The Eighth Amendment in our Bill of Rights states that US citizens have these protections:
“Excessive bail shall not be required, nor excessive fines imposed, nor cruel and unusual punishments inflicted.”
The crucial part of this amendment is the idea of “cruel and unusual punishment.” It is one of the most discussed clauses in our Constitution, constantly being put to the test.
This past week, Attorney General William Barr announced that the federal government will resume executing people for the first time since 2003. Up until now, only state governments utilized the death penalty for the past sixteen years. He made this comment in his statement on Thursday:
“Congress has expressly authorized the death penalty through legislation adopted by the people’s representatives in both houses of Congress and signed by the President. The Justice Department upholds the rule of law — and we owe it to the victims and their families to carry forward the sentence imposed by our justice system.”
I want to ask you this: if 4% of air travelers die flying, would we fly commercial planes? If 1 in 25 people would get cancer from driving a gas car, would we stick with gas cars and not rapidly transition to electric?
4%, 1 in 25 people sentenced to death are innocent. I will say it again. 1 in 25 people that are given the death penalty did not commit the crime they are being executed for.
The death penalty is un-American. I believe it truly goes against our eighth amendment. Yes, the Supreme Court has taken steps to ensure its enforcement does not include anyone under 18 and those with mental illness (insanity or other intellectual disability). SCOTUS ultimately has stated their stance on capital punishment is that it should only be sentenced for those “whose extreme culpability makes them the most deserving of execution.” Yet that itself isn’t even justifiable.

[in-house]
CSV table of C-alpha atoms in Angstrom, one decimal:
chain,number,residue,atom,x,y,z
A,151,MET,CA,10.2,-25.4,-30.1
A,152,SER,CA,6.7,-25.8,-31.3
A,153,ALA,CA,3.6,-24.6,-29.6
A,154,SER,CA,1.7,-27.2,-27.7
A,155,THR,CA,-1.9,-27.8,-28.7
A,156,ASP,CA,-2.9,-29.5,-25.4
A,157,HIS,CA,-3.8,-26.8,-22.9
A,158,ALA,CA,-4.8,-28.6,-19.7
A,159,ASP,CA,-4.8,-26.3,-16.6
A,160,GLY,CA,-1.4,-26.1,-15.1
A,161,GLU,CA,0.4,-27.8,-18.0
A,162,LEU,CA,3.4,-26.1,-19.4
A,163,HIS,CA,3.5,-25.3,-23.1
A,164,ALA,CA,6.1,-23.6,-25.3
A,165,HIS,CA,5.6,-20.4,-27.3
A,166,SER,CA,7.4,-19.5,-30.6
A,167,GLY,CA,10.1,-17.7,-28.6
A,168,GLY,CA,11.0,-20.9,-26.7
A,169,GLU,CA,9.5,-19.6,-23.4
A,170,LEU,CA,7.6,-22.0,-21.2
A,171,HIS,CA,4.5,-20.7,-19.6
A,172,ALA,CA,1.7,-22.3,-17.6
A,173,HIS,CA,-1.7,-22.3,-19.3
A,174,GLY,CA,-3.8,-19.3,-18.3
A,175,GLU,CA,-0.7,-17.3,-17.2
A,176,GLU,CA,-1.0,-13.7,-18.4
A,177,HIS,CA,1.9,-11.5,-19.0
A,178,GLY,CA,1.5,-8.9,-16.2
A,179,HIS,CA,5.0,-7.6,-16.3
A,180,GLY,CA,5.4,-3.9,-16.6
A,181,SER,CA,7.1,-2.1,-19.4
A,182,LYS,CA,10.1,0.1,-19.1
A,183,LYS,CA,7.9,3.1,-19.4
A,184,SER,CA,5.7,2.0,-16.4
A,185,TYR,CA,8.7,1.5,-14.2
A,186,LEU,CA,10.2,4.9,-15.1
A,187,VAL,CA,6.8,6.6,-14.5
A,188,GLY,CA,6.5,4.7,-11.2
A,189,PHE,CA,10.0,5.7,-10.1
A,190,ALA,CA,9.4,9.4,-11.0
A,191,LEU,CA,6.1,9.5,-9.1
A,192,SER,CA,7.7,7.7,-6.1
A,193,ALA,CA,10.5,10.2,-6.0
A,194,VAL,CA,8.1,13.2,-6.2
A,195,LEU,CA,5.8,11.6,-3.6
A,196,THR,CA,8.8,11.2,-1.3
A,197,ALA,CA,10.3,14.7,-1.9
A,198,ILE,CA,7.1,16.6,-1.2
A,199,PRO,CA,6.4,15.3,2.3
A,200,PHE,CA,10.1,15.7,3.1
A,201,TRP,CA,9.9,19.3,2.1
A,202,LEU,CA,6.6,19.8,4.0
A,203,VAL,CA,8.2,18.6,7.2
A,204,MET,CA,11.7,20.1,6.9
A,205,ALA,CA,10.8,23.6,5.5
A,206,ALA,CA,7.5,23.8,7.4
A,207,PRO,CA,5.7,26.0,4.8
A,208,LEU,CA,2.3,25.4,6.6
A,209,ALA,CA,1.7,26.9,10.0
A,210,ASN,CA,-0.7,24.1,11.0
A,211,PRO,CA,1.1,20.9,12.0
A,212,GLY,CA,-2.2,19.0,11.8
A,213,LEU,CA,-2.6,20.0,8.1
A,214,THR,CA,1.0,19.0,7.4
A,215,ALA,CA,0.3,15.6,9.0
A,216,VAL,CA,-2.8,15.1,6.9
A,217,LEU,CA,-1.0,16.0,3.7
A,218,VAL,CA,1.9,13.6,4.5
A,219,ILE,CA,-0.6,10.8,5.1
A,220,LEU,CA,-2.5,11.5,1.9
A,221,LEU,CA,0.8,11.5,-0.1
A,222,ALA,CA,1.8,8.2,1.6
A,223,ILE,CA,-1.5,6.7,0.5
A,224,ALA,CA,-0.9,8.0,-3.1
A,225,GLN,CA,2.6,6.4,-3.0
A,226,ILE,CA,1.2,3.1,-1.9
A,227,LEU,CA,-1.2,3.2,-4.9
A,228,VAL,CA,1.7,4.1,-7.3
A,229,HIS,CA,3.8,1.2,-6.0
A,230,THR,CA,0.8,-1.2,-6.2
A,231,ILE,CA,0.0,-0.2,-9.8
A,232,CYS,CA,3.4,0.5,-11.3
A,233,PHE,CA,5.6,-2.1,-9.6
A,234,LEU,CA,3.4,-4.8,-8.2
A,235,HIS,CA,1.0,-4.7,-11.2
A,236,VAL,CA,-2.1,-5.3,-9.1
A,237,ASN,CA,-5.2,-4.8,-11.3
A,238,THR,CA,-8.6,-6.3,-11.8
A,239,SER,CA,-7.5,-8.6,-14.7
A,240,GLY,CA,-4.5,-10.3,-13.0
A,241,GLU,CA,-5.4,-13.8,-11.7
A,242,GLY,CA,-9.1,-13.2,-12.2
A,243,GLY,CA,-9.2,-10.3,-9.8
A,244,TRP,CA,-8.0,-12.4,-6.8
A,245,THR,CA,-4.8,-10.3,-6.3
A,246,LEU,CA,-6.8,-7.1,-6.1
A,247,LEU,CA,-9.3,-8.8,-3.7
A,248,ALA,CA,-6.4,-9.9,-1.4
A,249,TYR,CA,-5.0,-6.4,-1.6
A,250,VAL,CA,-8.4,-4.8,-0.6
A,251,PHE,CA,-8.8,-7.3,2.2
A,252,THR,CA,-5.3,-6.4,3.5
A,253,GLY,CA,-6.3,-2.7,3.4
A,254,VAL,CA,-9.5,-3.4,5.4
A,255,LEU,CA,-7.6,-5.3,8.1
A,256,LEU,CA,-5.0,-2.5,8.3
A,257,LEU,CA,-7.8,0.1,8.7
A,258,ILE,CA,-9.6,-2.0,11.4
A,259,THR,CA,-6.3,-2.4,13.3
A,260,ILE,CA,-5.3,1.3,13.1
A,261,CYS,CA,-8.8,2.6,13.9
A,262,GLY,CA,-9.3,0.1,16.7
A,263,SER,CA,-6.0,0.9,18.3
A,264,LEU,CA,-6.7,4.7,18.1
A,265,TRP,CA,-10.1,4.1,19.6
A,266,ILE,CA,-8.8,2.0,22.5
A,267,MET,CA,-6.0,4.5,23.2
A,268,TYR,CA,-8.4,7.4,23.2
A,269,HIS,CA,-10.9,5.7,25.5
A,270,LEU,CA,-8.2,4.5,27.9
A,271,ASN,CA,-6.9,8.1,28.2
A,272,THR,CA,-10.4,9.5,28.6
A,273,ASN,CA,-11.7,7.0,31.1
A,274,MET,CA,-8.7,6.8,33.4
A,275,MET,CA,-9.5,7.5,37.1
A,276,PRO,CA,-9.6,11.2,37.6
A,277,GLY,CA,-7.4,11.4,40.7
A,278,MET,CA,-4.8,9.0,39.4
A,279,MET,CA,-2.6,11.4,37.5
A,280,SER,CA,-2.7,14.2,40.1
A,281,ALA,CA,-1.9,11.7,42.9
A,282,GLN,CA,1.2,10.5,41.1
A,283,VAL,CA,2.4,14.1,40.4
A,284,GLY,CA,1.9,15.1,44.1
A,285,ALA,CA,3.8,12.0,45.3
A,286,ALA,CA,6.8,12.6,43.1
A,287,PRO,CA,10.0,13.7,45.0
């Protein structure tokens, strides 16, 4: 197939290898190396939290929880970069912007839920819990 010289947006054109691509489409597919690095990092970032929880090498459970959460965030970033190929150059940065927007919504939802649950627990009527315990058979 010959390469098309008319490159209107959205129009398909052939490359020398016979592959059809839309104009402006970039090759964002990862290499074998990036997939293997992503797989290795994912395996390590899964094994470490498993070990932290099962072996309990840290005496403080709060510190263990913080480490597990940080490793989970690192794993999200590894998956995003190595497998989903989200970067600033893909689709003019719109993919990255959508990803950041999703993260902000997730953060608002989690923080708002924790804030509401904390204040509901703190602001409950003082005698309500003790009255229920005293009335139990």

Clint Smith III, a Ph.D. candidate at Harvard, wrote this essay following the announcement in 2016 that the federal government would seek the death penalty for Dylann Roof, the man who murdered nine black churchgoers in Charlotte. In his piece, he accurately points to the many reasons for even in such an extreme case, the death penalty should never be implemented. From how racist and classist its enforcement is, to how capital punishment does not deter Americans from committing such severe crimes, he ultimately concludes his piece with the true question of executing citizens: should the state have the right to sentence people to die?
On its own, in an ideal world, if sentencing were enforced fairly across race and class, if someone lacked any sort of prior abuse or did not suffer from any mental challenges, if there was 0% doubt about a crime’s perpetrator, if it deterred people from committing heinous acts, more people would be inclined to support the death penalty. Although I believe no matter how morally reprehensible a crime is death should never be a form of punishment, I could at least begin to understand why someone could support the death penalty.
But we do not live in an ideal world. So long as we continue to allow the death penalty to exist, innocent people will die, people with mental disabilities and trauma will die, and people of color (predominately black people) and poor people will continue to be executed at a far higher rate than white or wealthier people.
We must abolish the death penalty. I can never put myself in the shoes of a family who had a loved one killed or in the shoes of someone on death row. That would be a disservice to them. But I can tell you that we cannot let the death penalty continue to exist because a system that will forever be enforced unequally is not only against the idea of “cruel and unusual punishment,” but because the state should never have been given this power in the first place.
Being Noah Tesfaye #91: The Death Penalty is Un-American
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